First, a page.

REPORTER’S NOTEBOOK Prefrosh in Providence
Revisiting the prefrosh dinner, years later
Last Thursday, I found myself standing in the same hotel as I had been two years prior when I was accepted to MIT. It was at the Radisson Providence Harbor Hotel in Rhode Island, where the MIT Club of Rhode Island has been hosting its prospective freshmen dinner since 2007.
Over spring break, close to 50 prefrosh dinners are hosted by MIT Alumni clubs all over the world. From Taipei, Taiwan, to Hawaii, prospective freshman, current MIT students, and MIT alumni gather to talk about MIT. For some prospective freshmen, this is their first real MIT experience.
I arrived at the Radisson at 5:30 p.m. The front desk worker directed me to a room where I found three people standing outside in the hallway. Alex Lin, a prospective freshman from Westerly, Rhode Island, introduced himself first. Lin was accompanied by his father. Across from him was current MIT student Matthew D. Sooknah ’13, also a Rhode Island native.
While waiting for more people to arrive, all four of us chatted about the available majors at MIT. “By the end of orientation,” I told Alex, “you will know what all the numbers stand for.” While Alex said that he did not know what course he wanted to be, he showed a great interest in energy efficiency and business.
At 6 p.m., MIT alums started to trickle into the Radisson. The total attendance came to be about 30 people, mostly alums. Only one other prefrosh, Katherine Sylvestre from Massachusetts, attended the event. She arrived straight from ballet practice.
Event organizer Kevin R. O’Neill ’02 handed out name tags to everyone. For the next 30 minutes, Matthew and I told Alex and Katherine all about MIT. From the nontraditional meal plan to hacking, to the unique dorm culture, to how much sleep MIT students get, we covered as much as we could.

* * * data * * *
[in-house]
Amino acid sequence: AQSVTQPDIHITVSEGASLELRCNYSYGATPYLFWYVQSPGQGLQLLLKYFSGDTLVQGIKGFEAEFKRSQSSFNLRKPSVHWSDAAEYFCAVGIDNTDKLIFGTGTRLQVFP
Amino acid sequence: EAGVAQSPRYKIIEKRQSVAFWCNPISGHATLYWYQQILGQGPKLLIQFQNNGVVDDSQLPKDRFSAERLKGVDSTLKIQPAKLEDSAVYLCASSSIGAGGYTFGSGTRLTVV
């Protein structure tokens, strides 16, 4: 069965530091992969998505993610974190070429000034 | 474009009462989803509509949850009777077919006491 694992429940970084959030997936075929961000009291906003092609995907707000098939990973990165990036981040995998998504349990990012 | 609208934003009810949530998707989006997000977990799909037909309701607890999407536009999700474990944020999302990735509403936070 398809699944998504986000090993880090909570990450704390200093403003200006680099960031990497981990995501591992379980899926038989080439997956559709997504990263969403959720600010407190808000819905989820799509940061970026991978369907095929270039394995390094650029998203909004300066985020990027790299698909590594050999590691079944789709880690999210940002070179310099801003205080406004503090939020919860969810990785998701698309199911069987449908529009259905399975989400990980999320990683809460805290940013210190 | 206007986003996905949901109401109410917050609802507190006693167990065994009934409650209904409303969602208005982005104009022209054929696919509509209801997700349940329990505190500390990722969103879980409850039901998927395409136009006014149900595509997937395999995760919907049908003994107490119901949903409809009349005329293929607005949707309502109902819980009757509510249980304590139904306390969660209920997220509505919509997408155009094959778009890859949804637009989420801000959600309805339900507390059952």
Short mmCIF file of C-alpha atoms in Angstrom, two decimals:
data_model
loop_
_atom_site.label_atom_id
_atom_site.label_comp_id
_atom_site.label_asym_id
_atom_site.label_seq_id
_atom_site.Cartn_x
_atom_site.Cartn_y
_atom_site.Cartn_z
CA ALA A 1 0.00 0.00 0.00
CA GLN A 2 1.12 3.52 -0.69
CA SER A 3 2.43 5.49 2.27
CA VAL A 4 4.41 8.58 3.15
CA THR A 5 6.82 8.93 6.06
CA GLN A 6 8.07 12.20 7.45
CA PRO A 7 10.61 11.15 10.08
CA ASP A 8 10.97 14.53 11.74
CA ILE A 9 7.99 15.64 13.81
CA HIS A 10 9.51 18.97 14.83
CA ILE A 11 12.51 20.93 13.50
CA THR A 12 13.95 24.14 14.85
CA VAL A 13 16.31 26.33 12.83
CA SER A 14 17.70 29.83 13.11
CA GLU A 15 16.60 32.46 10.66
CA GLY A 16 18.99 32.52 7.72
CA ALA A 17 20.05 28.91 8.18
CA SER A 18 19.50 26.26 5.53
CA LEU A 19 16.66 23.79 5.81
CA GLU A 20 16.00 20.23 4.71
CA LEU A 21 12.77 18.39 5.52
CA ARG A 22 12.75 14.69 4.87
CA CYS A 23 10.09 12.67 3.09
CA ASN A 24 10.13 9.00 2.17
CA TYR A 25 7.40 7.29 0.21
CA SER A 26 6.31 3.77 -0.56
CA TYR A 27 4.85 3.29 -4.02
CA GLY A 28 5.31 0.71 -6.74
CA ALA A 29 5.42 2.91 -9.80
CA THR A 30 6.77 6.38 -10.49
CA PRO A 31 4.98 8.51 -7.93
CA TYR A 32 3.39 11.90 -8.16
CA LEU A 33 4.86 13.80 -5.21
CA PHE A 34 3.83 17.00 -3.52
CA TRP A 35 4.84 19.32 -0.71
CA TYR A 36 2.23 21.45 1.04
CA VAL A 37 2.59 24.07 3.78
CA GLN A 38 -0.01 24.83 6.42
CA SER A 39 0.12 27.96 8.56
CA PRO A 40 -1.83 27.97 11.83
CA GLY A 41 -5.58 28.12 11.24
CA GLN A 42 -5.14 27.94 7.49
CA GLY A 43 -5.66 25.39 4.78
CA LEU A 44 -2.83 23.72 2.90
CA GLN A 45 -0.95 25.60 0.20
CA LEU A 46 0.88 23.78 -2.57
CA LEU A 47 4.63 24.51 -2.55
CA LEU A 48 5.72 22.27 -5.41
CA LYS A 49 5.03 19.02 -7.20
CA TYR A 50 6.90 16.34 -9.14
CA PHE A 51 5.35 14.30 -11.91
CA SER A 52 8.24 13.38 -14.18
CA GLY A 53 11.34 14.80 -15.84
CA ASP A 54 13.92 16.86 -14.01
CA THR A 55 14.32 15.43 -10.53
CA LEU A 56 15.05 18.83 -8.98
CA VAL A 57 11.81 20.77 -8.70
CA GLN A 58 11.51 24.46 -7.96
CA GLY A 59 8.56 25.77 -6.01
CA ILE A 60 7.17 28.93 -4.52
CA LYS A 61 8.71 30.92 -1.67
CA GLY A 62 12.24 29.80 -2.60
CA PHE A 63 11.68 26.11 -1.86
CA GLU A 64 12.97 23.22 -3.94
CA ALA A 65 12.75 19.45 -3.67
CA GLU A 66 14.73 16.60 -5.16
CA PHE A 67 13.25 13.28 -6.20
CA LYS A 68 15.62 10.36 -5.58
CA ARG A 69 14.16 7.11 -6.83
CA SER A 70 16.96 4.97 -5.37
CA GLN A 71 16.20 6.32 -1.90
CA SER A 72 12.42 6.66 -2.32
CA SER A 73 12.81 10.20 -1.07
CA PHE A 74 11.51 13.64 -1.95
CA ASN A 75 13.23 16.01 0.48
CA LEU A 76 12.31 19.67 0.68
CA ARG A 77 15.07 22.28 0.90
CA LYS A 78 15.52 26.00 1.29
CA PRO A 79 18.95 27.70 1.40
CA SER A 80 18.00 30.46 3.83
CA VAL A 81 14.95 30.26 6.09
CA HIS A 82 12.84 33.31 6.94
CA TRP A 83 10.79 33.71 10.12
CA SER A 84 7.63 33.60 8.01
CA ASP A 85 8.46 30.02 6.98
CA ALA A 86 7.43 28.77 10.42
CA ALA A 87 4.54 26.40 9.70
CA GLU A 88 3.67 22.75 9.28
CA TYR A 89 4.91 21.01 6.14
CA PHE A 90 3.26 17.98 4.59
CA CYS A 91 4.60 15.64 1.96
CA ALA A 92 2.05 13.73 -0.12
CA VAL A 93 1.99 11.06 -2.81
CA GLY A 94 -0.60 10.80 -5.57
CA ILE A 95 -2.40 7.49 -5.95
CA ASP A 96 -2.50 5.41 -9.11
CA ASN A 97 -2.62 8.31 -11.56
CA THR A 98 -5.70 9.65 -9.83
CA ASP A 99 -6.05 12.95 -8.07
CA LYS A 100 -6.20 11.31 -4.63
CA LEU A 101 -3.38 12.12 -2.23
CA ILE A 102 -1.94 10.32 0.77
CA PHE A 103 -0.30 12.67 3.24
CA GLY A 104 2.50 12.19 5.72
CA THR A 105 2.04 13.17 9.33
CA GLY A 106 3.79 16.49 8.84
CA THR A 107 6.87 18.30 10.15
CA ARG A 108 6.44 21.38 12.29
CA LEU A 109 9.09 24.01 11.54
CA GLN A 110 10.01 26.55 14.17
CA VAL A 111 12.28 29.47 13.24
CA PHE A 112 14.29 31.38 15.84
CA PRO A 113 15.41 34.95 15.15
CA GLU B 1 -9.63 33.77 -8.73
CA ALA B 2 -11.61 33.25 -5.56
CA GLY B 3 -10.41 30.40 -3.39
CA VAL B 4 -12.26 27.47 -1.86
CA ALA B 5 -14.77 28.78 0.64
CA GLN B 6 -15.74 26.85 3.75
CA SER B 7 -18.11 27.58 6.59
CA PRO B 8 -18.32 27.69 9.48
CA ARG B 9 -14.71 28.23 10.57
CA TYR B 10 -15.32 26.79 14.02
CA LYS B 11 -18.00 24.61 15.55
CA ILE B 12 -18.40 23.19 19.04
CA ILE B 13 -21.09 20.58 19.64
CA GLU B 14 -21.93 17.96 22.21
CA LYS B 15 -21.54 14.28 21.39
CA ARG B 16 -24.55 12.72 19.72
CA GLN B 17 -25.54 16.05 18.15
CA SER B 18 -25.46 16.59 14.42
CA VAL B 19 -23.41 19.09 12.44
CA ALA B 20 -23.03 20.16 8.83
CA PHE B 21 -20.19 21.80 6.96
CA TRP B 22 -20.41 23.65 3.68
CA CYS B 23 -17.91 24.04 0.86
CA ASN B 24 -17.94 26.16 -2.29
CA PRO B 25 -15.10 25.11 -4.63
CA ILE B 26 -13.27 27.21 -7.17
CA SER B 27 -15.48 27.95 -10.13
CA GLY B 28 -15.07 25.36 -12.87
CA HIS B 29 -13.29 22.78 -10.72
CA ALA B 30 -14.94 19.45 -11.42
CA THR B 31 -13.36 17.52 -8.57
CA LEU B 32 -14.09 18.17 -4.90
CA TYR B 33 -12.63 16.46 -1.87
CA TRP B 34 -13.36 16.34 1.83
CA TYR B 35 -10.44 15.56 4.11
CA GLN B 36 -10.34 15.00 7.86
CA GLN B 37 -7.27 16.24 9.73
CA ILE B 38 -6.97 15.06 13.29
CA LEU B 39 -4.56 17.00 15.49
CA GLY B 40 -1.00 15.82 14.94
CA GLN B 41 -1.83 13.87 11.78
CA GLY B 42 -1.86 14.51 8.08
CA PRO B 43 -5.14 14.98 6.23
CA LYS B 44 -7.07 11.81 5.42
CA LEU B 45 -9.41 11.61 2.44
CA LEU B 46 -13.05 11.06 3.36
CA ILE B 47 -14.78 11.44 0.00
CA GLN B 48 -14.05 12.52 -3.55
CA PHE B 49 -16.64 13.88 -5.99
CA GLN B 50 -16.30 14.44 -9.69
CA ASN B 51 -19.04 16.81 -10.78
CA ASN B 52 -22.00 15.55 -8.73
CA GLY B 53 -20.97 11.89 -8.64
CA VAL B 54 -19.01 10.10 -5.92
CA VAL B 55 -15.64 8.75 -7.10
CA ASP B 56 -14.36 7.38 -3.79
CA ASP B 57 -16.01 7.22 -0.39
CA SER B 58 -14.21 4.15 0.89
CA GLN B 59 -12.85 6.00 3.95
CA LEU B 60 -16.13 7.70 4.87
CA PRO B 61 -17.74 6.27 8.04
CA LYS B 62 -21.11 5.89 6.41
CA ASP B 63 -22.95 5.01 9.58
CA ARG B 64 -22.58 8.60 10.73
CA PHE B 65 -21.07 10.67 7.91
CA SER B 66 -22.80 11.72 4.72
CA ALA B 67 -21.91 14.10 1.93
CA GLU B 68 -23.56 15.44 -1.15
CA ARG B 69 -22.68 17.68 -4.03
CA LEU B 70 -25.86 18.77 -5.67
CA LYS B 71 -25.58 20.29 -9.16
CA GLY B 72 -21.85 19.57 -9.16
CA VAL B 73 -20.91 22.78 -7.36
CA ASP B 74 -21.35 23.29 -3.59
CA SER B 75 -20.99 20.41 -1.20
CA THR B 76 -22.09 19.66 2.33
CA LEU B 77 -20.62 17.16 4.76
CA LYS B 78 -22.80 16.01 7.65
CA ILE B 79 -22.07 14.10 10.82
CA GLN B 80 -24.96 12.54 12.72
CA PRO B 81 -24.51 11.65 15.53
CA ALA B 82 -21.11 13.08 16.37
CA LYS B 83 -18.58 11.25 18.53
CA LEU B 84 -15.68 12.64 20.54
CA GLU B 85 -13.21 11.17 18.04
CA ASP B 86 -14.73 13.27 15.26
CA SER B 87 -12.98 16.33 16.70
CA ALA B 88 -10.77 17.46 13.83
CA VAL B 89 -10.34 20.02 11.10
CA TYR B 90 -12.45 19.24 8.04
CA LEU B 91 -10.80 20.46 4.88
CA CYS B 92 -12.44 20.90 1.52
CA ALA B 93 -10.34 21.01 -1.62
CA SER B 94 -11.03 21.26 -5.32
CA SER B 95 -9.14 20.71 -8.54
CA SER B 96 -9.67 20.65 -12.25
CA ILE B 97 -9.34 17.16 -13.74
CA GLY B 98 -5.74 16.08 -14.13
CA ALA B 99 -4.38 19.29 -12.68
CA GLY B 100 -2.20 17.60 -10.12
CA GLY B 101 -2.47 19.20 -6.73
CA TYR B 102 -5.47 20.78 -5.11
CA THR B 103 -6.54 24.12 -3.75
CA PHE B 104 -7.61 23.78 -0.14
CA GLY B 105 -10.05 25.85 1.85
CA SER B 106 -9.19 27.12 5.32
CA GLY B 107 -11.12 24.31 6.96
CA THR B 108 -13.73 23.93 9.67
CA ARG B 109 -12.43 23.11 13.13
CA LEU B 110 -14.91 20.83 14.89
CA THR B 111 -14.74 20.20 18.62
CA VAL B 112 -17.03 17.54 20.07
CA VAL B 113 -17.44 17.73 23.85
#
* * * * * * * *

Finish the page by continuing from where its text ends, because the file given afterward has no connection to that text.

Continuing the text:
Both Matthew and I agreed that Alex and Katherine will understand better once they spend experience Campus Preview Weekend, starting April 8.
Both Alex and Katherine said that they wanted to get involved in student activities. Katherine, who currently does ballet, was interested in the dancing groups at MIT. Alex said that he would be open to anything, possibly getting involved in a student organization involved in energy.
Although Alex and Katherine seemed excited about MIT, they also had concerns.
Katherine told us that she was interested in biochemistry, but was concerned that MIT did not have a biochemistry major. I assured her that the classes offered in course 7 and course 5 would satisfy her needs.
Alex was concerned about the workload. He asked me if MIT students ever find time to go into Boston. I replied that students find it difficult to explore Boston during the weekdays, but most can find time on the weekends.
Before they make their final decision on which college to attend, both Alex and Katherine plan on coming to MIT for Campus Preview Weekend. Matthew emphasized the importance of visiting all the dorms and attending as many events as possible. He also told them that they should try not to sleep so much; just enough to get by the weekend.
Alex, who is currently deciding between MIT and Stanford, said that he had already looked at the CPW schedule, which currently consists of more than 700 events. He plans to attend events during all times of the day, including a Vermonster Challenge starting at 3 a.m.
Dinner was served at 7 p.m. The clam chowder, garden salad, and chicken marsala were all delicious. As the apple crisp cake was being served, Professor Franz S. Hover of Mechanical Engineering set up his presentation about his work with autonomous underwater vehicles. Hover gave an example to the two prospective freshmen of what kind of research they could be doing if they came to MIT.
Hover explained how the robot autonomously takes pictures of every square inch of a ship hull given a three-dimensional mesh model of the hull. Such a robot would ensure the safety of harbors by identifying illegal, alien objects that might be attached to ship hulls. The difficulty with doing this stems from the fact that it is difficult to maintain a high level of accuracy, making sure not to miss any surface on a ship’s hull.
Hover said that the next steps in his research are to scan irregular objects like boat propellers and develop a visual recognition program that autonomously identifies malformations on ship hulls.
After the presentation, people began leaving one by one. With my throat dry and stomach full, I said my final goodbyes and reminded Alex and Katherine to come to MIT and enjoy CPW.